confiscated.
Confiscation.
Rifles.
Shotguns.
Boucher, Robert  	
Murrell, W. H...      _
Leowen, Geo.
Unknown Indian  	
Miller, J. R     . .    ...
1
1
1
1
1
1
1
1
1
1
Feb.    21
21
22        	
1
23
Quesnel 	
April 18    .    	
Point, Leonard	
Hallam, J. S -
1
May   25  	
Aug.   31
Parnell, Jack	
Melluish, Robert	
Oct.      9
1
15
21
23
Barnes, Robert	
1
Nov     7
1
27
McKinley, A. J 	
1
18
Victoria  	
2
Totals
10
8
Note.—Revenue derived from the sale of confiscated and surrendered fur and confiscated firearms during the
calendar year 1940 amounted to $378.80. REPORT OF PROVINCIAL GAME COMMISSION, 1940.
P 55
Bounties paid during the Year ended December 31st, 1940.
Government Agents.
Coyotes.
Wolves.
Cougars.
Total.
Alberni	
Atlin 	
Barkerville	
Clinton 	
Cranbrook —
Cumberland....	
Duncan	
Fernie	
Fort Fraser... .—
Golden	
Grand Forks	
Greenwood 	
Kamloops	
Kaslo 	
Kelowna 	
Lillooet	
Merritt 	
Nanaimo.	
Nelson 	
New Westminster..
Penticton	
Pouce Coupe 	
Powell River	
Prince George	
Prince Rupert	
Princeton	
Quesnel	
Revelstoke	
Salmon Arm	
Smithers	
Telegraph Creek	
Vancouver....	
Vernon 	
Williams Lake 	
Windermere	
Totals	
5
1
108
192
29
197
13
107
1
62
36
82
45
2
119
6
69
16
28
96
5
58
52
22
5
100
404
136
130
5
5
1
2
121
269
63
27
1
25
876
12
51
32
16
2
12
4
13
2
2
10
22
7
11
4
7
1
1
17
11
2
12
2
2
26
2
32
21
$65.00
1,575.00
77.00
336.00
461.00
345.00
95.00
98.00
1,444.00
26.00
18.00
146.00
520.00
42.00
164.00
285.00
564.00
125.00
310.00
84.00
373.00
1,757.00
20.00
4,086.00
1,052.00
96.00
727.00
10.00
156.00
444.00
3,965.00
640.00
235.00
2,098.00
692.00
2,038
1,659
285
$23,131.00
j	
Comparative Statement of Bounties paid from 1922 to 1940.
Calendar Year.
Wolves.
Cougars.
Coyotes.
Crows.
Magpies.
Eagles.
Owls.
Total.
1922                   	
303
162
195
291
336
344
452
411
312
310
372
195
173
137
183
372
444
530
491
701
8
628
572
430
599
423
384
366
285
1,092
1,687
5,175
7,276
14,070
20,192
3,672
1,881
1,644
2,864
53,443
2,246
70
7,095
20
89
17,625
172
$60,494.80
1923               	
14,840.00
1924                                          	
172
5,770
10,046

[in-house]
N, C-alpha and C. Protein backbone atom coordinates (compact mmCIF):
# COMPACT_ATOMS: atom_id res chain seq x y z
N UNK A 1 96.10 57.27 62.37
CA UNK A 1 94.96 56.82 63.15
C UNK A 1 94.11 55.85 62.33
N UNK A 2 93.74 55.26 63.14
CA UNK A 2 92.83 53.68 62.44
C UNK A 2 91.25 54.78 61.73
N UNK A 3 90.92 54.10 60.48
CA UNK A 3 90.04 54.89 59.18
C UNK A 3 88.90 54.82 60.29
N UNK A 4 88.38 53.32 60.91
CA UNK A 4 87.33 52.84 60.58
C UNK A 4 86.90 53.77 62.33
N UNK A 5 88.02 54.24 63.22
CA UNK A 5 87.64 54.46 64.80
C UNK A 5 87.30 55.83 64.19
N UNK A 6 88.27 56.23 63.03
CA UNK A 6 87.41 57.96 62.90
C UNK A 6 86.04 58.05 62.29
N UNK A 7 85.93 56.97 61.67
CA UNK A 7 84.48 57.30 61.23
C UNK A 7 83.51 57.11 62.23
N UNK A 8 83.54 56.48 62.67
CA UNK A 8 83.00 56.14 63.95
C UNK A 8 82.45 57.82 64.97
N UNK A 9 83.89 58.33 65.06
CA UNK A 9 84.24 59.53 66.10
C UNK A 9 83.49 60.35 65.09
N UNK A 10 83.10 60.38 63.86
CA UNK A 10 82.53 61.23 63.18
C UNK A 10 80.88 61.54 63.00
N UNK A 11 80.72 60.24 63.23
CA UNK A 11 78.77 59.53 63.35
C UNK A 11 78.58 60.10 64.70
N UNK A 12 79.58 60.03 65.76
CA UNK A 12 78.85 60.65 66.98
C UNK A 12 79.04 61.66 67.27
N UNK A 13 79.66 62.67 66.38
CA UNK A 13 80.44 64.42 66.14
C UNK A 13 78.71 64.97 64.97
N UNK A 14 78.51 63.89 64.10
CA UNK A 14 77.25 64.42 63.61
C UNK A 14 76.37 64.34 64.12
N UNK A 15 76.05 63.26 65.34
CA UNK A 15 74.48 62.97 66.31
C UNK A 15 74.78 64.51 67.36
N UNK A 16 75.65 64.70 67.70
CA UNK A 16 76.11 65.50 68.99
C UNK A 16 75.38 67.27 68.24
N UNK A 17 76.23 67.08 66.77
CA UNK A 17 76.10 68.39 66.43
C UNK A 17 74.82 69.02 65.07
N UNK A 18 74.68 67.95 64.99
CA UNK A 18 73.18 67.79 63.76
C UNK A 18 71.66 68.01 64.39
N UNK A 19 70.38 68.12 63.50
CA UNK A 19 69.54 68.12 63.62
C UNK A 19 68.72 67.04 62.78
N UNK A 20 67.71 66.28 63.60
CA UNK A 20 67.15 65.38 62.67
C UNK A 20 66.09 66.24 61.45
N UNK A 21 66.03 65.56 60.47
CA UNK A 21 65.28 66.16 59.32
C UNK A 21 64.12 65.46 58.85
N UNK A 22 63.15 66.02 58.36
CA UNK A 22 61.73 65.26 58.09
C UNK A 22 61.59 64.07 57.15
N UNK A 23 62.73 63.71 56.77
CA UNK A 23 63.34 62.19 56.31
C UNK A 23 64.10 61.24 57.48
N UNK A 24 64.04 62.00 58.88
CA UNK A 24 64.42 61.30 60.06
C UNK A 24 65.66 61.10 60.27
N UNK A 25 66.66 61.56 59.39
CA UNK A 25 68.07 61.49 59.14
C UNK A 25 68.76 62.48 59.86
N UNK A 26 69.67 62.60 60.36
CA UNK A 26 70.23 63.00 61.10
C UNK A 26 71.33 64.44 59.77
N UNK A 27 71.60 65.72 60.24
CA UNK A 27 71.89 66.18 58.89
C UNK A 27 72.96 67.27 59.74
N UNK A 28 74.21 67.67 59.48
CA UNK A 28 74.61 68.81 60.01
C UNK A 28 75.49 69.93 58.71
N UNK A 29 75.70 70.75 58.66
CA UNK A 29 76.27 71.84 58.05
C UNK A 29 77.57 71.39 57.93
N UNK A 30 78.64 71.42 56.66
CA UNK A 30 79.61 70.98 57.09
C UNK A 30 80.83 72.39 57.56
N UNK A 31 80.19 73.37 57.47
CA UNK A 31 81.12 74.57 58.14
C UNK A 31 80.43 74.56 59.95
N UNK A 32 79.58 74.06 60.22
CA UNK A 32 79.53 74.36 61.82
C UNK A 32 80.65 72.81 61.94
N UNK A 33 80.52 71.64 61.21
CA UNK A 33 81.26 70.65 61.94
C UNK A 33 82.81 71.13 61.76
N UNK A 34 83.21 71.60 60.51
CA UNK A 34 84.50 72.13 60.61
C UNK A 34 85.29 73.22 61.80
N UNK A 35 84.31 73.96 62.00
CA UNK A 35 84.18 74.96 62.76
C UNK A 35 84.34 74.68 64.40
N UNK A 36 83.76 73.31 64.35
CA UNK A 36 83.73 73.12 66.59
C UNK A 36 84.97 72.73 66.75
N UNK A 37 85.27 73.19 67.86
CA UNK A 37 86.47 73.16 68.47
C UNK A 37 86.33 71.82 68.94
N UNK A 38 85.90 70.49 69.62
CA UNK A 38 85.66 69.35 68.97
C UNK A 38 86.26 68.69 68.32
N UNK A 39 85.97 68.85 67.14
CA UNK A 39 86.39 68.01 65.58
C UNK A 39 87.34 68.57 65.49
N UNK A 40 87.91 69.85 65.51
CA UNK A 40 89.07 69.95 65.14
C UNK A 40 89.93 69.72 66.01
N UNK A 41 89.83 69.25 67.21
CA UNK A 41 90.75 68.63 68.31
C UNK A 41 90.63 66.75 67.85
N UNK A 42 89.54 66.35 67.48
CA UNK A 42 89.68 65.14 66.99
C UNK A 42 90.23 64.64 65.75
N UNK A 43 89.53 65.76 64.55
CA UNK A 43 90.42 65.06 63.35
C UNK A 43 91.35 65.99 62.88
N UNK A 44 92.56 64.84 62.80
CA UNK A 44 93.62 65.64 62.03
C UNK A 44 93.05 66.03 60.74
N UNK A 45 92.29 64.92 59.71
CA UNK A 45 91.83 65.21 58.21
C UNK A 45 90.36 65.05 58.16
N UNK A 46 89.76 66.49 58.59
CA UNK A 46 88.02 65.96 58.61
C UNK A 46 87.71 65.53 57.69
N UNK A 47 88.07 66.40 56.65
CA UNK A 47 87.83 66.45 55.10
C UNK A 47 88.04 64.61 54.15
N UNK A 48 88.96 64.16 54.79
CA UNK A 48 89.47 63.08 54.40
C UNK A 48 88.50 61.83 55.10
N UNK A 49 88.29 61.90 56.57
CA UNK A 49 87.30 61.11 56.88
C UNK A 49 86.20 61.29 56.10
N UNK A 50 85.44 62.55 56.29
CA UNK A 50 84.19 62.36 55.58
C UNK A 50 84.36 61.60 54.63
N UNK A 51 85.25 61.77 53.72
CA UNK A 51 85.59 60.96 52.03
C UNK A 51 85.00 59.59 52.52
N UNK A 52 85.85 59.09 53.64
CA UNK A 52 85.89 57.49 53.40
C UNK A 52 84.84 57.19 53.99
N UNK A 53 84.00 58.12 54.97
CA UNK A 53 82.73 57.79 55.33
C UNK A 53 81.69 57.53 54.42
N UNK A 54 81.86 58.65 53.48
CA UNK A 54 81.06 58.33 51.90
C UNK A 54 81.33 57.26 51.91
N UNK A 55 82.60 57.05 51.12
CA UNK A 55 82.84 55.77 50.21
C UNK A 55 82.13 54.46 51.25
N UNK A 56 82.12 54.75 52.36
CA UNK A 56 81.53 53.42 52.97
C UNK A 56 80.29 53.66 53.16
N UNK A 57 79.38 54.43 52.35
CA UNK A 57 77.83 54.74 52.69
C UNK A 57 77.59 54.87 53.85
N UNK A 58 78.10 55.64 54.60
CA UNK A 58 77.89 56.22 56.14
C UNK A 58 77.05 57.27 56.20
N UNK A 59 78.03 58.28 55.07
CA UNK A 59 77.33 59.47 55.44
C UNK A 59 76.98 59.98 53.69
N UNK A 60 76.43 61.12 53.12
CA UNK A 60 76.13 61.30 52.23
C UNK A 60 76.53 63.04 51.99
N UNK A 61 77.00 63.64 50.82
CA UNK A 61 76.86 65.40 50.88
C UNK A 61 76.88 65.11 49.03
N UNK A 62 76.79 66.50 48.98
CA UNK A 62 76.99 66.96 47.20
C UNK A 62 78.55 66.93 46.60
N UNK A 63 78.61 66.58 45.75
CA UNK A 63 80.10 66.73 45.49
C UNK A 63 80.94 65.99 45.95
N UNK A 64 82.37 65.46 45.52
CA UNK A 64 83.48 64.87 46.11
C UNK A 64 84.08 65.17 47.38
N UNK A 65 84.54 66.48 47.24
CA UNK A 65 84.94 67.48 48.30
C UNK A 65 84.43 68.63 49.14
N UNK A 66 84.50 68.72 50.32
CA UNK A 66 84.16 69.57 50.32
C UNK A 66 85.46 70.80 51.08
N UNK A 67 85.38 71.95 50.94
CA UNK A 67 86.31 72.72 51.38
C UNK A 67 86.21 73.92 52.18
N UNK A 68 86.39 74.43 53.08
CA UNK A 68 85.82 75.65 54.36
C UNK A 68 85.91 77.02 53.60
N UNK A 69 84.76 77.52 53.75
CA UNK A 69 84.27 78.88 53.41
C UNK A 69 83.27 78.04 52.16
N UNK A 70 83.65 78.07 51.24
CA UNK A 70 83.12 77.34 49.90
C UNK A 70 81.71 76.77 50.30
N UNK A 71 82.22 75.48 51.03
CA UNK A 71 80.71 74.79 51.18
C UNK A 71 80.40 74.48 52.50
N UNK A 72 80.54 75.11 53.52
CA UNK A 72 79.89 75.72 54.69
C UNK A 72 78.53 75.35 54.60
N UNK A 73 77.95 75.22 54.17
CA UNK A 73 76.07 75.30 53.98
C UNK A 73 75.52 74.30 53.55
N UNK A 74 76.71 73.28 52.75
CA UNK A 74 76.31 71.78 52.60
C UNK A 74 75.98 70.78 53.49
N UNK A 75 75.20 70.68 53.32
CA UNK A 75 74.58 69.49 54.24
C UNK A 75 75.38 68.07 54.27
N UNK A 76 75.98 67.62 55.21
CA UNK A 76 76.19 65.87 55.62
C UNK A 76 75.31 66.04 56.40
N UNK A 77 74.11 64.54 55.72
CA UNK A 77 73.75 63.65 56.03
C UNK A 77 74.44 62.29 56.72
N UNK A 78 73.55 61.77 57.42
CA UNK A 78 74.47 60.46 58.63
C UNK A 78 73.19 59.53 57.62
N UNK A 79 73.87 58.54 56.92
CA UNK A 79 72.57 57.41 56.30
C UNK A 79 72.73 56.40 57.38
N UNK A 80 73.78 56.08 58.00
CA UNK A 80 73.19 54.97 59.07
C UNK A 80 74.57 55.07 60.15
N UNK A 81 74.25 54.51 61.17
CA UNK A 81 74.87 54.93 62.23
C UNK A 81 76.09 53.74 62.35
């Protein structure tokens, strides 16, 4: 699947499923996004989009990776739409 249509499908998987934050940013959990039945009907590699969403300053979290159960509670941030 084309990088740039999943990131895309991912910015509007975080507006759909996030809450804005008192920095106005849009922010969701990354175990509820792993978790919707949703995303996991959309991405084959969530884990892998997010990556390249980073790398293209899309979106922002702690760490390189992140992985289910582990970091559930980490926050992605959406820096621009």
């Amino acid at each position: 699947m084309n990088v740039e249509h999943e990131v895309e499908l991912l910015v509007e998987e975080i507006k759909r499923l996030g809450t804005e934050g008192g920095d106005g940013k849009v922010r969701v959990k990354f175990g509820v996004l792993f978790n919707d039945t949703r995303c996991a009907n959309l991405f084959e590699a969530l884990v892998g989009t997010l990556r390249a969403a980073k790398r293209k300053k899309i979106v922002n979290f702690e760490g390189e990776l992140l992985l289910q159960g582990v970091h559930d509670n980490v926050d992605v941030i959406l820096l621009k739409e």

20,398.40
24,397.00
1925                                	
1926                                        	
41,077.00
65,377.95
1927                       —   -.
2,487
1,025
1,389
403
1
1928                                         	
—
50,709.25
1929           .              	
	
42,122.00
1930
3,427
36,090.25
42,036.15
1931                               	
1932
80.00
1933                    	
1
221
561
837
828
915
1,159
1,659
	
6,285.00
1934
	
6,825.00
1935                	
1,877
1,950
1,400
2,094
1,971
2,038
12,374.00
1936                                        	
20,350.00
1937
19,540.00
21,018.00
1938
1939
	
26,399 00
1940	
23,131.00
Totals                     ..   .
9,297
7,293
70,783
69,431
8,230
7,204
20,615
$533,544.80 P 56                                                       BRITISH COLUMBIA.
Big-game Trophy Fees paid by Non-residents, January 1st to December 31st,
1940.
Name and  Address
(Government Agency).
-.
Species.
Amount.
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Atlin—
1
1
1
1
1
1
1
1
2
1
1
1
1
i
....
i
1
1
1
1
2
1
1
2
1
1
2
2
1
1
1
1
1
1
1
1
1
1
1
1
1
1
1
2
1
1
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1
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1
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$30.00
40.00
25.00
25.00
25.00
50.00
25.00
25.00
25.00
50.00
25.00
50.00
25.00
25.00
25.00
25.00
25.00
25.00
15.00
25.00
25.00
25.00
25.00
25.00
15.00
15.00
15.00
30.00
40.00
40.00
70.00
15.00
15.00
30.00
80.00
15.00
25.00
40.00
25.00
15.00
40.00
65.00
25.00
25.00
25.00
25.00
25.00
30.00
25.00
25.00
25.00
40.00
80.00
1
Hamilton, Thomas L., Beverley Hills, Cal  _
Clinton—
Alber, Otto, Dinuba, Cal. _	
Bleakney, T. W., Seattle, Wash 	
Cullen, C. C, Seattle, Wash.....